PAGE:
GQ Goes ‘Place Hacking’
Travel Blog • Eva Holland • 03.14.13 | 8:01 AM ET
In GQ, Matthew Power goes on an epic, multi-day, two-nation ride-along with a band of London-based “urban explorers”—a thriving subculture of folks who illicitly climb public buildings, plumb the depths of city sewer systems, and otherwise challenge our notions of public space. The unlikely leader of Power’s crew is Dr. Brad Garrett, who’s completed a PhD on the phenomenon:
His dissertation in human geography, which he had defended the previous year, was entitled “Place Hacking.” The title came from his argument that physical space is coded just like the operating system of a computer network, and it could be hacked—explored, infiltrated, re-coded—in precisely the same ways. He conducted a deep ethnographic study of a small crew of self-described “urban explorers” who over several years had infiltrated an astonishing array of off-limits sites above and below London and across Europe: abandoned Tube stations, uncompleted skyscrapers, World War II bomb shelters, derelict submarines, and half-built Olympic stadiums. They had commandeered (and accidentally derailed) an underground train of the now defunct Mail Rail, which once delivered the Royal Mail along a 23-mile circuit beneath London. They had pried open the blast doors of the Burlington bunker, a disused 35-acre subterranean Cold War-era complex that was to house the British government in the event of nuclear Armageddon. The London crew’s objective, as much as any of them could agree on one, was to rediscover, reappropriate, and reimagine the urban landscape in what is perhaps the most highly surveilled and tightly controlled city on earth.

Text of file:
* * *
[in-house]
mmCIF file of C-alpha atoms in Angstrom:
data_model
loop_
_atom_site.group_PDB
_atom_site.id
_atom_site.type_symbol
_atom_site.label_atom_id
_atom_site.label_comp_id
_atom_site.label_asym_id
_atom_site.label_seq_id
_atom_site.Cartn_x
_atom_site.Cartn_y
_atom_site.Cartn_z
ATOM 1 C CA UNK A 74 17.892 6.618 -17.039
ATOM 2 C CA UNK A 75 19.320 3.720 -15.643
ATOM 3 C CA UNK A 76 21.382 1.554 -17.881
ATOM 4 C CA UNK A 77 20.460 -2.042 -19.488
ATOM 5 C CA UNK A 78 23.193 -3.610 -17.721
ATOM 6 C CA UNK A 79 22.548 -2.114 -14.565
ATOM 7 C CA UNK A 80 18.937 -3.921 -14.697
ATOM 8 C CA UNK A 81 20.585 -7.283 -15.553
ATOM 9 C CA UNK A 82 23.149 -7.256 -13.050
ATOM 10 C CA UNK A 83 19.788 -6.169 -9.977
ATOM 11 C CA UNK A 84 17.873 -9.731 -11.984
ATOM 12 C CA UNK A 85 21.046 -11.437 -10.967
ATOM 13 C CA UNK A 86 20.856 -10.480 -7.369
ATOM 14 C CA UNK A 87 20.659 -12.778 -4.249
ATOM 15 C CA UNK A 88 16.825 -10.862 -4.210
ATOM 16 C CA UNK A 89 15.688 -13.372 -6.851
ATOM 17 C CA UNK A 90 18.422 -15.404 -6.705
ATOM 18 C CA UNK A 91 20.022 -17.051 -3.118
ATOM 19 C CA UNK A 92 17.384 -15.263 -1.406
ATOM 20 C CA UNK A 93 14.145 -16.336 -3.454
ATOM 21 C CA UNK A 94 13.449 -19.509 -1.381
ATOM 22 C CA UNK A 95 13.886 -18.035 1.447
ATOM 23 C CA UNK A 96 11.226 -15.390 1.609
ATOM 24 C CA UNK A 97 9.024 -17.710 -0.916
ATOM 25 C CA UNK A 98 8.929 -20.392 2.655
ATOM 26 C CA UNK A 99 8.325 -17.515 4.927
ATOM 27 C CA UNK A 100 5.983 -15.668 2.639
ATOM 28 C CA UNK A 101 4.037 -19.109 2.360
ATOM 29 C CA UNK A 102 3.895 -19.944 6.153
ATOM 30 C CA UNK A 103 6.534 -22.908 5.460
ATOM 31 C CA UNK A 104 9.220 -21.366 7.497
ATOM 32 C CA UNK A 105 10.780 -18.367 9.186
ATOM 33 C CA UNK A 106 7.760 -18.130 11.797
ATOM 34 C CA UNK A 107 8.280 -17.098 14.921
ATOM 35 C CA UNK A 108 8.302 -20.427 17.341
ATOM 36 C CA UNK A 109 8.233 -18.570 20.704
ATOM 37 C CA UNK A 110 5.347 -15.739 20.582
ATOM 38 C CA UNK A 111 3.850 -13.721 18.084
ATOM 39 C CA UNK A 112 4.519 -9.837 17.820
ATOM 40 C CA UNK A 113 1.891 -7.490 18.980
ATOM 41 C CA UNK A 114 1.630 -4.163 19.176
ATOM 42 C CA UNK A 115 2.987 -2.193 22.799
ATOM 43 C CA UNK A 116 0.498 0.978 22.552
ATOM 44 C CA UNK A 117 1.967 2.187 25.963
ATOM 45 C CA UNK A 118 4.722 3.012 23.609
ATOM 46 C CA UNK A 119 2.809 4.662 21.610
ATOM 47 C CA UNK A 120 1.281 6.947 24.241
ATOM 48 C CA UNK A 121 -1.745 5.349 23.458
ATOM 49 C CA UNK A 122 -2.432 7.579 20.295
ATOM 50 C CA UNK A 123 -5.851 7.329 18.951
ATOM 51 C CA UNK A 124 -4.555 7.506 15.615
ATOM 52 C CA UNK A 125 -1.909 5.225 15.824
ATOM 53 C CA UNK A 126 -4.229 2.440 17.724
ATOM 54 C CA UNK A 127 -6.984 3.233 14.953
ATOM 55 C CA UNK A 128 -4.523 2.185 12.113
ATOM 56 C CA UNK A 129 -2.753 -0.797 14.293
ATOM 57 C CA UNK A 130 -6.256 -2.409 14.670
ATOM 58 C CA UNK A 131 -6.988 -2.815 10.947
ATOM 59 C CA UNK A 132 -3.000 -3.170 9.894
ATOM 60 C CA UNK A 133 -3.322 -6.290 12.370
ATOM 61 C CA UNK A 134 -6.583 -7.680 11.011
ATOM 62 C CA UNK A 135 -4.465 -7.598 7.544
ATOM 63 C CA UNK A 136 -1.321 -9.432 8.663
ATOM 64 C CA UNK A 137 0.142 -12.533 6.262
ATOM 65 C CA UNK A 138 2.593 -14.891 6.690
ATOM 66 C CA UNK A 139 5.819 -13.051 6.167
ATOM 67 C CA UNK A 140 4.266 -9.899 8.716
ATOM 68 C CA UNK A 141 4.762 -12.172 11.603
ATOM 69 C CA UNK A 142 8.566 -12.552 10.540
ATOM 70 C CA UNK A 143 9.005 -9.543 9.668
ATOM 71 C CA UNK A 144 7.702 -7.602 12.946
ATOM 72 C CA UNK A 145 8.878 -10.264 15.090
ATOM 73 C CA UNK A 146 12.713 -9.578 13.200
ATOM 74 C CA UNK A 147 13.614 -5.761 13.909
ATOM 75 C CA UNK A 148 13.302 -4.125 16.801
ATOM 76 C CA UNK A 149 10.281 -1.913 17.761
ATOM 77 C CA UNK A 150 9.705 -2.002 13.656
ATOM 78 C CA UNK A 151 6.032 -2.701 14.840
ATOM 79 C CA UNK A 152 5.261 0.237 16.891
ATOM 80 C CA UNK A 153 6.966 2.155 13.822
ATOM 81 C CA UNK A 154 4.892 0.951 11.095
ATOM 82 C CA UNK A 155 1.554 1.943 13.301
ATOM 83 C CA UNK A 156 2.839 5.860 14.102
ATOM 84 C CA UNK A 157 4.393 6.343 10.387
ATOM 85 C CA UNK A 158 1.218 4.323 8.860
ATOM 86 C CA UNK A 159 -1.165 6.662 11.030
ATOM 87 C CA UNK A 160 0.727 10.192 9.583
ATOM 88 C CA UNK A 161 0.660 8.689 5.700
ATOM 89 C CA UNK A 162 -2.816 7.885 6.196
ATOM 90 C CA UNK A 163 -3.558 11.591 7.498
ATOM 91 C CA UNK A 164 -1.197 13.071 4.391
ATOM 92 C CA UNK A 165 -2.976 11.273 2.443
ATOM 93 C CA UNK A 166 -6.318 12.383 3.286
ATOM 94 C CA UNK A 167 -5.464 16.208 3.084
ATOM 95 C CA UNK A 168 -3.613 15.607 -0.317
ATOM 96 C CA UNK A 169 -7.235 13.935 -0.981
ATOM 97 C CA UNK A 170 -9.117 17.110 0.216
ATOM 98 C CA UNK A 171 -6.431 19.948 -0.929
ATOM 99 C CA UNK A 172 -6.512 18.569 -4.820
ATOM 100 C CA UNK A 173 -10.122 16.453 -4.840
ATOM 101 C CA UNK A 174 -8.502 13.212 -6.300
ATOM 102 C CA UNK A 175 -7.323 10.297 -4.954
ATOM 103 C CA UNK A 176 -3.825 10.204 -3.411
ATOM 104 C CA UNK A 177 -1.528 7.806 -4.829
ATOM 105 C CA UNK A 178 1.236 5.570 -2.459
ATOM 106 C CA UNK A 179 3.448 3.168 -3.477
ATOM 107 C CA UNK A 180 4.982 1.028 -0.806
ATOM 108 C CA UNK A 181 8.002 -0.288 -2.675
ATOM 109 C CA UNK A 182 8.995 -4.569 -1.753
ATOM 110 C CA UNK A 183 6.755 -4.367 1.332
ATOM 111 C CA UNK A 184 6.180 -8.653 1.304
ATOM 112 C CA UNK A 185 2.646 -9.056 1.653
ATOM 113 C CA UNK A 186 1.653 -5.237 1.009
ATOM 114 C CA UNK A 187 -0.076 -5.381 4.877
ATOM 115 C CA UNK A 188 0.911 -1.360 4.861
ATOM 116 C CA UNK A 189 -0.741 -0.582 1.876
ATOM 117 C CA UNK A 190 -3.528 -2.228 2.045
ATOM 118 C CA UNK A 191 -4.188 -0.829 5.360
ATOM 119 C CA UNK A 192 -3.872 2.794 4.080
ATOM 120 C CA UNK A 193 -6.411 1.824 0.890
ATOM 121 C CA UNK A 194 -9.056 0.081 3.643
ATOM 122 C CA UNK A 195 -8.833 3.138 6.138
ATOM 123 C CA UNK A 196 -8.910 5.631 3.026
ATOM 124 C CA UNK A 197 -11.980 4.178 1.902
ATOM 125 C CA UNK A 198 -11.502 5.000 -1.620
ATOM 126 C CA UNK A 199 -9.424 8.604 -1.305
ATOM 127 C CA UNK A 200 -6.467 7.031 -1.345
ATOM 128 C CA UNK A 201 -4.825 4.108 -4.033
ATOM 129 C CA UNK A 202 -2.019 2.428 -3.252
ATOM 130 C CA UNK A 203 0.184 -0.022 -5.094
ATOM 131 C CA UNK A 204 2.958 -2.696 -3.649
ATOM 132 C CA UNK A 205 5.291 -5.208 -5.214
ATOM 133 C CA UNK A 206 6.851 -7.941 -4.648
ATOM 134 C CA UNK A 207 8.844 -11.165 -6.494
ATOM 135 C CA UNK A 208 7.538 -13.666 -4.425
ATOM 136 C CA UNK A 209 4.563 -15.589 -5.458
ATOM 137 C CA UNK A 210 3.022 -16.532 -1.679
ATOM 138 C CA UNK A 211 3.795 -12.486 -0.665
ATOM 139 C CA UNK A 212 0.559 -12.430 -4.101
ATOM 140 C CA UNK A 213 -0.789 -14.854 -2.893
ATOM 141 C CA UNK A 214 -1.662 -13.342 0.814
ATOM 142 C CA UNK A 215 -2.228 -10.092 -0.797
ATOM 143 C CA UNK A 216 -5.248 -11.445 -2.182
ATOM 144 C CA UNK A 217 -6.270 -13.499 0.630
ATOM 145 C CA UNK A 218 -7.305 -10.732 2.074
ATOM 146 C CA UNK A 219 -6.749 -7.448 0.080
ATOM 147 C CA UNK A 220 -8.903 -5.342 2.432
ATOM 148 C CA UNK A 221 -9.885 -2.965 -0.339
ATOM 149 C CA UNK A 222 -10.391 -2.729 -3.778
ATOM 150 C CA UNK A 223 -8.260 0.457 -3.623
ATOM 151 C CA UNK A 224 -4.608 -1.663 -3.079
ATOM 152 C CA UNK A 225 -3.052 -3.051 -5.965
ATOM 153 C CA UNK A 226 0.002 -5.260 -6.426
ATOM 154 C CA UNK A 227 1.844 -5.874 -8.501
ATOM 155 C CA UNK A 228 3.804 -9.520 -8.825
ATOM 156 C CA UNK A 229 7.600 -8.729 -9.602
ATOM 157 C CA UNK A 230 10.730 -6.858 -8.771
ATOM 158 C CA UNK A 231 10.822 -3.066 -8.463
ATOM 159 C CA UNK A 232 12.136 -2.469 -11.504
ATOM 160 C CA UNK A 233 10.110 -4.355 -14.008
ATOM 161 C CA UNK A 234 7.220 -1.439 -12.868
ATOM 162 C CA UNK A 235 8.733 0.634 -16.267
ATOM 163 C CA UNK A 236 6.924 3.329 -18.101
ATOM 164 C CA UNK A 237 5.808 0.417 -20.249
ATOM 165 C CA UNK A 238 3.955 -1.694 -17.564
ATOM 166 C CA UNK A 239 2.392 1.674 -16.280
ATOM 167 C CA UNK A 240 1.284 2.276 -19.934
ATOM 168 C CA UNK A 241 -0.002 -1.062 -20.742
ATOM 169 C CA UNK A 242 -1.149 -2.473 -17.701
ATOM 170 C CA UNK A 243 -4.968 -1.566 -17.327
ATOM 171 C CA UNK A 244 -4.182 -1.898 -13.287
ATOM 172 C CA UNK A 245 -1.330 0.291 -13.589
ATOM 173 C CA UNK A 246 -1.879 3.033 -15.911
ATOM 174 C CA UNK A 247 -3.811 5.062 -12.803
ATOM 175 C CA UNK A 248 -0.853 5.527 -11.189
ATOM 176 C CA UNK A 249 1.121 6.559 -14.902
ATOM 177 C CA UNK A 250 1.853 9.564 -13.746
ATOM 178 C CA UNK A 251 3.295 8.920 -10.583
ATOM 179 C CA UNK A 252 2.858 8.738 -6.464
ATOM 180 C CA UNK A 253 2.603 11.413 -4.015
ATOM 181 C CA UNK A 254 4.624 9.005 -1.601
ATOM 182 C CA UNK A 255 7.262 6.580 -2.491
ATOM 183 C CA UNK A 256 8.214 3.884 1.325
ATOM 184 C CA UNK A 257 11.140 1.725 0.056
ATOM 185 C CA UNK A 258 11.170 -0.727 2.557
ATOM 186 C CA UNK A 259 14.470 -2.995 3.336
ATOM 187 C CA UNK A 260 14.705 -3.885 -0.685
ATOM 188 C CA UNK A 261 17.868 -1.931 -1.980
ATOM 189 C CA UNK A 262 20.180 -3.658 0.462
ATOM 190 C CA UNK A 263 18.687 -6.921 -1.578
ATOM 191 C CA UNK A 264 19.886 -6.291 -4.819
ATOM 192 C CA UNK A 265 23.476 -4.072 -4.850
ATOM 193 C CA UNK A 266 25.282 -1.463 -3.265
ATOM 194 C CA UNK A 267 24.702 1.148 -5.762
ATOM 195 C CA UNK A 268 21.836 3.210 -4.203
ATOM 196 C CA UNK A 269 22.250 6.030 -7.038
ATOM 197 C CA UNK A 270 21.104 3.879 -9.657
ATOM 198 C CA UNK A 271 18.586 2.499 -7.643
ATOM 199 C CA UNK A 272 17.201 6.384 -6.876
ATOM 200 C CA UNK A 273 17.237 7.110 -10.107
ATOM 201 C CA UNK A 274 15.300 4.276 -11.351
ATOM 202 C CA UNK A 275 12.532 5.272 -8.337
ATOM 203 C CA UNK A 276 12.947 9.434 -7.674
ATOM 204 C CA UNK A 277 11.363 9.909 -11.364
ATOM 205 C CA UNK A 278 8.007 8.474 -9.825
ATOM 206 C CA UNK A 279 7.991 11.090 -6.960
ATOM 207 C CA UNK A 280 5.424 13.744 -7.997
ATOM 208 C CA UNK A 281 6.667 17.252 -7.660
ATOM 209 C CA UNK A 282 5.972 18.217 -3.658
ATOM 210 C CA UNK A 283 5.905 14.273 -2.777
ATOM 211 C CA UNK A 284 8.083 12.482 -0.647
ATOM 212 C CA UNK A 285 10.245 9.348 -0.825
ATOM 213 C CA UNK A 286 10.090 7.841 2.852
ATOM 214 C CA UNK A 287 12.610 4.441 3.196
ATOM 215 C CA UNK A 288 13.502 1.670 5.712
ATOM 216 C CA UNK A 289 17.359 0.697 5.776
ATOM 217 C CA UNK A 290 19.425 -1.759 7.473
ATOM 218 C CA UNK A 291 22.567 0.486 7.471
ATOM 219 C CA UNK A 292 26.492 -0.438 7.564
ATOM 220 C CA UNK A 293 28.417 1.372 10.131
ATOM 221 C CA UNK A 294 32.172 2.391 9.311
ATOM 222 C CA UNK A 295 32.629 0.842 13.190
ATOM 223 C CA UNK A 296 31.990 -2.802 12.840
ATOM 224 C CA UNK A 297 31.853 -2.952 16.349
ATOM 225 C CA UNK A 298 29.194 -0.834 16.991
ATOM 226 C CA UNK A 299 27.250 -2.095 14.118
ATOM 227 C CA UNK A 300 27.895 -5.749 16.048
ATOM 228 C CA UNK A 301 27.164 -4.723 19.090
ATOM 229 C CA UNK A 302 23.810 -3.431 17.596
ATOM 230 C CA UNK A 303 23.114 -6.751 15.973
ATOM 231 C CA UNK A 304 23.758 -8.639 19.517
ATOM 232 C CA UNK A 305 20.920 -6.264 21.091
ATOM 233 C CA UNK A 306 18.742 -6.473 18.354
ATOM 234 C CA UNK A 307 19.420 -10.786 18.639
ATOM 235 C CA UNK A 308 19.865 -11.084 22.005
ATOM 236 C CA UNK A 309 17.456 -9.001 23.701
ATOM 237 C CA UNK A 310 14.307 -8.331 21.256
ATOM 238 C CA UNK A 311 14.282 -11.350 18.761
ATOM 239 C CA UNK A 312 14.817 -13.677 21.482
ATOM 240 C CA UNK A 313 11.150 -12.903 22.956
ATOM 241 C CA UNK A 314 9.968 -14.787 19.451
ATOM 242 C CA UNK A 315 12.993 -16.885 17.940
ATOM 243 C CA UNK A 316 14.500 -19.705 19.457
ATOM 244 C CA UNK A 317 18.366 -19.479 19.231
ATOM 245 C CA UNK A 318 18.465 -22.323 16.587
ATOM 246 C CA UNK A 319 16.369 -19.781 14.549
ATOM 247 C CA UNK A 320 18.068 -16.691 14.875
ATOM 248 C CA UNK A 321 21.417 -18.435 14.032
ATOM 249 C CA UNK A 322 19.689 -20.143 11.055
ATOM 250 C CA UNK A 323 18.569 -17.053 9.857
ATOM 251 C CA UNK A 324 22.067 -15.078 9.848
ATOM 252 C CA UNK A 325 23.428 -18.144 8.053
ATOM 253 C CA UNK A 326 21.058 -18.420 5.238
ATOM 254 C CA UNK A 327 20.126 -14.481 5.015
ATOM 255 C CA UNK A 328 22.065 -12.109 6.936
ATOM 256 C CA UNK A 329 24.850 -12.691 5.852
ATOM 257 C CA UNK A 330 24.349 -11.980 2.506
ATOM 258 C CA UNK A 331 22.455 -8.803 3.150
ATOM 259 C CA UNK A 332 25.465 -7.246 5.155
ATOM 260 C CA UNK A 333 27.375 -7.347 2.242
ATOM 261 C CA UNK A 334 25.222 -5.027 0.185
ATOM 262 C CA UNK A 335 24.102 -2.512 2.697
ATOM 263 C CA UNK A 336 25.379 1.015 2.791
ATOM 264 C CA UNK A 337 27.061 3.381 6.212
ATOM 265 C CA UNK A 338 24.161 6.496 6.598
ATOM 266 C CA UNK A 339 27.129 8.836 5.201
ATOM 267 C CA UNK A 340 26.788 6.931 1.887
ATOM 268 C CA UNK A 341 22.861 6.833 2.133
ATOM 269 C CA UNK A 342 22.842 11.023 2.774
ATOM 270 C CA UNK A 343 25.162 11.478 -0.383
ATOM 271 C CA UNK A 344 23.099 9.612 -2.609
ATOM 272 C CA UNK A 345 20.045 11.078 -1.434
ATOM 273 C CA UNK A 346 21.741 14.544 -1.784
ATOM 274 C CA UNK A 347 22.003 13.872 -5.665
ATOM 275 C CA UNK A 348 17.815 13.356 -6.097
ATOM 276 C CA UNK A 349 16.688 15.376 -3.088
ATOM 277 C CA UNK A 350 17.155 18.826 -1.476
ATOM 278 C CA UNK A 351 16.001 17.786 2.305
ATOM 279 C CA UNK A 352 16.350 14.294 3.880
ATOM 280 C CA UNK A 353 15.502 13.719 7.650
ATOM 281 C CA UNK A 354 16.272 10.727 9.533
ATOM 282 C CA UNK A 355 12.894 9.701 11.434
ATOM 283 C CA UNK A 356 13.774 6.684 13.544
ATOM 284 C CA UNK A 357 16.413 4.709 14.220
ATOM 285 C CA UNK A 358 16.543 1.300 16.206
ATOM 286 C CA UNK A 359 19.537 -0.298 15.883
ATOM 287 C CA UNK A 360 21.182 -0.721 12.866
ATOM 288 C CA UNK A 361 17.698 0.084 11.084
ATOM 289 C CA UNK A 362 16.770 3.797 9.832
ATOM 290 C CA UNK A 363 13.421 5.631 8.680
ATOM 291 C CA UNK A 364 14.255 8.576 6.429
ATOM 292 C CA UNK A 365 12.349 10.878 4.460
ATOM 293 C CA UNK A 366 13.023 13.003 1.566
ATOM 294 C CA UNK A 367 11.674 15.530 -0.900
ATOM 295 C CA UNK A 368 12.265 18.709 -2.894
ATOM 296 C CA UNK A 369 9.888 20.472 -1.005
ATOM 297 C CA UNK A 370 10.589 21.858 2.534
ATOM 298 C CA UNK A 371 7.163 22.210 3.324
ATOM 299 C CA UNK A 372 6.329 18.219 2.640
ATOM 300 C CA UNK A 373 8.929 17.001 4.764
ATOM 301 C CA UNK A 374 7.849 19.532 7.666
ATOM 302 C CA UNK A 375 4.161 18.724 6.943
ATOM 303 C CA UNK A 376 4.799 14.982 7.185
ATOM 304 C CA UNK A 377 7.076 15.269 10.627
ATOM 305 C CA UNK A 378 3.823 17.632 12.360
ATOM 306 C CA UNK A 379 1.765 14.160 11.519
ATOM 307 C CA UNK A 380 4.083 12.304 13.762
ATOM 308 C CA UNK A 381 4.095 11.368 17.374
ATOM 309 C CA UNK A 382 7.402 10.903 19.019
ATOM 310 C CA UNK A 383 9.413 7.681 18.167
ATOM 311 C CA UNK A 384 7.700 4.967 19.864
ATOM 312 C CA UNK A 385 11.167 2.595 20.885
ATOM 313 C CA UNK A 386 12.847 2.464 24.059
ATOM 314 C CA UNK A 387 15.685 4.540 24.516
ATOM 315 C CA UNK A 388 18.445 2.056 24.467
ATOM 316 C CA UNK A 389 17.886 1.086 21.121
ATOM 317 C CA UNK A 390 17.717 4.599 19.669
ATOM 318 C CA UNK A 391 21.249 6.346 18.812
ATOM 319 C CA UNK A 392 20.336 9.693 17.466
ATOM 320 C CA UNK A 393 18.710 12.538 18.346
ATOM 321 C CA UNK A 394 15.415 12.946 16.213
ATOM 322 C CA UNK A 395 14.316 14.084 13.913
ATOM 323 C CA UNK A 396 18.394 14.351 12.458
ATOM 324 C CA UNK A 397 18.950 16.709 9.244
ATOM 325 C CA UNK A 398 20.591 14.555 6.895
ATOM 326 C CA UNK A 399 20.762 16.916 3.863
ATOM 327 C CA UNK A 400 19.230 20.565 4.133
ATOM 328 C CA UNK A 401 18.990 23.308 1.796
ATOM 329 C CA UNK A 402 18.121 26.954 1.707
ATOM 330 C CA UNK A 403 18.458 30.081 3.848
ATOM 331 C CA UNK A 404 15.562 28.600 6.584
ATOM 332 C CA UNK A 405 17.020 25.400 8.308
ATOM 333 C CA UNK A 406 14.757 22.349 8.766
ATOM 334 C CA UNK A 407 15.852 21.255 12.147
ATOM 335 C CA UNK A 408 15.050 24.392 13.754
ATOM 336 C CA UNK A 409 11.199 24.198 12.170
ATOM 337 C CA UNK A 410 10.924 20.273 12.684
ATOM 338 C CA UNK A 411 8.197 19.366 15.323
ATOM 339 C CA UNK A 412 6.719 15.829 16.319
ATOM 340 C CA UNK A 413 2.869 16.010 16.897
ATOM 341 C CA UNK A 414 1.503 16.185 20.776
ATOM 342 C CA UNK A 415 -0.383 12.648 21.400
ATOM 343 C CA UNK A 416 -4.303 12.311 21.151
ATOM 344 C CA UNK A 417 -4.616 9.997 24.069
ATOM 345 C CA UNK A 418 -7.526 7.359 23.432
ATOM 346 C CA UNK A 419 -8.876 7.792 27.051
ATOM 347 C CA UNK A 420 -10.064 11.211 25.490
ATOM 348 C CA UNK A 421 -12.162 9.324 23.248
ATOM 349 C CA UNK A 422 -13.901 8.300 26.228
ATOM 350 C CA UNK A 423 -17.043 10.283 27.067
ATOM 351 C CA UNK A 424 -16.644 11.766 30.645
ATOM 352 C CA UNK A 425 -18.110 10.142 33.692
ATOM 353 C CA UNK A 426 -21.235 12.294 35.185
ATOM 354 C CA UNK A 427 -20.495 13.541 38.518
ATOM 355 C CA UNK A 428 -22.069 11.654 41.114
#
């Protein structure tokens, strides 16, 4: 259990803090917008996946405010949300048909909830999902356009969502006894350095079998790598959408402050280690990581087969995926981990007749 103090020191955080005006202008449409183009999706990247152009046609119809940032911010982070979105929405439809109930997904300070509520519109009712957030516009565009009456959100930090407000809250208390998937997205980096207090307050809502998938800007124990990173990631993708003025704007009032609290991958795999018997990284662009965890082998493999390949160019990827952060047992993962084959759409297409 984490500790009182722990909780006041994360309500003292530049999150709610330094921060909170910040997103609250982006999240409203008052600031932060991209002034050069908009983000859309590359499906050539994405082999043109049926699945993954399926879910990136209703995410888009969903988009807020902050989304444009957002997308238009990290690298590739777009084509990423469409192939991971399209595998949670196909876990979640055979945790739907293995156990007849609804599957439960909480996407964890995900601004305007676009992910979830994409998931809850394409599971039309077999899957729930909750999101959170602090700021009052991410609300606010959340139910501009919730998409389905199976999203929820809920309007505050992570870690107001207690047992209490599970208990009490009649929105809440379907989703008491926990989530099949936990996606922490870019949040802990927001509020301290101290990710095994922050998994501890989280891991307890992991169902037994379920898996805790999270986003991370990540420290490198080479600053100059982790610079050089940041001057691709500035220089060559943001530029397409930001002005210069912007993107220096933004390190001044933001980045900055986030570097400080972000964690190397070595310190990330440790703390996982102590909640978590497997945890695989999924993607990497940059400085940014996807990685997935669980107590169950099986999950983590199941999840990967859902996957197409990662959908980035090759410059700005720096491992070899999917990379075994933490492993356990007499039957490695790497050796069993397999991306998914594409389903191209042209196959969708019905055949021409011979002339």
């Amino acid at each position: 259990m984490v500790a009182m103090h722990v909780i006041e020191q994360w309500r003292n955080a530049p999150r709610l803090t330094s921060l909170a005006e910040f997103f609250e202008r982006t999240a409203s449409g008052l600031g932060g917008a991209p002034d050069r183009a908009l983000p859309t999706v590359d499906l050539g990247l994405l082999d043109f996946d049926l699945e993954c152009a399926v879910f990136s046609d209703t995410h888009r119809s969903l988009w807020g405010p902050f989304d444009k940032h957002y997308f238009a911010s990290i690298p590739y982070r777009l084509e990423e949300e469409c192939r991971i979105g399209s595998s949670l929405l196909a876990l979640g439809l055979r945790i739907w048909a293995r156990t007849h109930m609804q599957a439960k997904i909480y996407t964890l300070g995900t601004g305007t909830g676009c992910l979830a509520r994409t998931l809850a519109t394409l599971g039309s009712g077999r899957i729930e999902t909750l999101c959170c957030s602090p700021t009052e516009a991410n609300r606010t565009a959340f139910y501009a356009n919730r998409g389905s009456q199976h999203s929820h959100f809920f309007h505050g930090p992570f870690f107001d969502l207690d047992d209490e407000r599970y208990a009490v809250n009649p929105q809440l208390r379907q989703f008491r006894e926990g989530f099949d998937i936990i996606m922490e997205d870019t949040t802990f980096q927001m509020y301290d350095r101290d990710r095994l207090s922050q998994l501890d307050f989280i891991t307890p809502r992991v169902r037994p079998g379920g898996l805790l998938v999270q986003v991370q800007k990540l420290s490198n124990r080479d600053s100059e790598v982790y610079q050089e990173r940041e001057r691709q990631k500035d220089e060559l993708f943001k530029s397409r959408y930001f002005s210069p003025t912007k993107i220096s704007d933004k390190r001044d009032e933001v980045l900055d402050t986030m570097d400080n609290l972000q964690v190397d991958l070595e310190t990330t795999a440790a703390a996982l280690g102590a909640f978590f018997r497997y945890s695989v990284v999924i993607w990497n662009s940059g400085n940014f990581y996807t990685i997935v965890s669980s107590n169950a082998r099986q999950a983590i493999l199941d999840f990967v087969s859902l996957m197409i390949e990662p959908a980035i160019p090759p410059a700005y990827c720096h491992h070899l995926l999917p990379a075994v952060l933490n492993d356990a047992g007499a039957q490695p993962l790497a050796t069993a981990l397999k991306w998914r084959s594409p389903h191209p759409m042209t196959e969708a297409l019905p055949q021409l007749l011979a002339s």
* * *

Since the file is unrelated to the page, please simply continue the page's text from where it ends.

The catch-all term for these space-invading activities is “Urbex,” and in recent years it has grown as a global movement, from Melbourne to Minneapolis to Minsk. The Urbex ethos was, in theory, low-impact: no vandalism, no theft, take only photographs; as one practitioner put it, “a victimless crime.”
Read the whole thing. And don’t miss the slideshow that shares the unusual views urban explorers are privy to.